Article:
Case Vignette – December 2021

Case Vignette – December 2021

It’s All a Matter of Scale

I recently saw a young man who sustained an injury in the region of his cervical spine whilst playing touch football at an Army base in 2015. It appears as though it was a genuine injury giving rise to a discal protrusion and he was subjected to an operative discectomy.

As is sometimes the case, some of the disc material was not removed per-operatively and a further disc protrusion resulted eight or nine months later. It was confirmed with a second MRI scan. As a result, a second operation was performed.

Now, this chap was unlucky. A further recurrence occurred after a trivial incident at a restaurant and yet a third operation was required.

He was then involved in a relatively minor rear end collision. I say relatively minor because he did not lose consciousness, the rear of his seat was not broken, the damage to the vehicle was less than $1,000 and he was able to drive it from the scene of the accident for a further seven hours to a north Queensland location.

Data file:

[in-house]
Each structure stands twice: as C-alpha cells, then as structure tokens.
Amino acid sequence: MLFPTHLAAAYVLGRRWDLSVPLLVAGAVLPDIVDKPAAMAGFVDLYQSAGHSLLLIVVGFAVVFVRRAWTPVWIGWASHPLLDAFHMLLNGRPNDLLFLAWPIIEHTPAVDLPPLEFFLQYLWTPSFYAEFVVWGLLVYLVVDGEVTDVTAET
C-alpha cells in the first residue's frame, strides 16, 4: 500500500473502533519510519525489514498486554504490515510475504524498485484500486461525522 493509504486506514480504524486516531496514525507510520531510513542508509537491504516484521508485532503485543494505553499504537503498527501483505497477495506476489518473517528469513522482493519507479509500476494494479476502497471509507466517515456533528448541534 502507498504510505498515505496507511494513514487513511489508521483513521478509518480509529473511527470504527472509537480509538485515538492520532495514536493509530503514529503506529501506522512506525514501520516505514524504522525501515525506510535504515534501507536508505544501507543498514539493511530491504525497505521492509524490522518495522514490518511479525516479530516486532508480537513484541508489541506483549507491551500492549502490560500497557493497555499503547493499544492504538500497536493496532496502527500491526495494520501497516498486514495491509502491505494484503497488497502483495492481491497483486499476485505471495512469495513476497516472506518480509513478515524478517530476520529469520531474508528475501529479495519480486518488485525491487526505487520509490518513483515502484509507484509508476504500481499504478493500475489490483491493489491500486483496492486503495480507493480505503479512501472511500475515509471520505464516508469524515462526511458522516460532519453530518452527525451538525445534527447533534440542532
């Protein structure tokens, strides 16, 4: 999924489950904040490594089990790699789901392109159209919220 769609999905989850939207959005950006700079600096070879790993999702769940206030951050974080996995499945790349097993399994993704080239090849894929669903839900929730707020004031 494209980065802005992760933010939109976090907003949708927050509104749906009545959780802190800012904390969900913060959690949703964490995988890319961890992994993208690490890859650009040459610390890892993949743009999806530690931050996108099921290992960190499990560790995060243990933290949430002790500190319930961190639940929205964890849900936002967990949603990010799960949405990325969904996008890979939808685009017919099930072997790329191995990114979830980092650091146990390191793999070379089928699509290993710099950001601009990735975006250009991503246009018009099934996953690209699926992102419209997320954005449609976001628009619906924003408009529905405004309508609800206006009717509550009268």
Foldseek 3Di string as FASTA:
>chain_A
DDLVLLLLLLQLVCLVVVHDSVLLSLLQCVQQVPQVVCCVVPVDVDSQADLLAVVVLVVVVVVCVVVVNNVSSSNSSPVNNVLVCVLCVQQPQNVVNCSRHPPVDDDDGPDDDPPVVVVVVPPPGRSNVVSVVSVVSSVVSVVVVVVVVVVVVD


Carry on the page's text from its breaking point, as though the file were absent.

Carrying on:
His cervical spinal symptoms however were apparently increased and six or seven months later, he was subjected to a fourth operation in the form of a cervical fusion.

His legal advisor suggested that he pursue not only the Australian Defence Force Army, but also the insurer covering the driver of the offending vehicle. It is always difficult to apportion blame accurately. In general terms however, it appeared to me that he was always destined to require that fourth operation and the rear end collision was of little or no significance.

What do you think?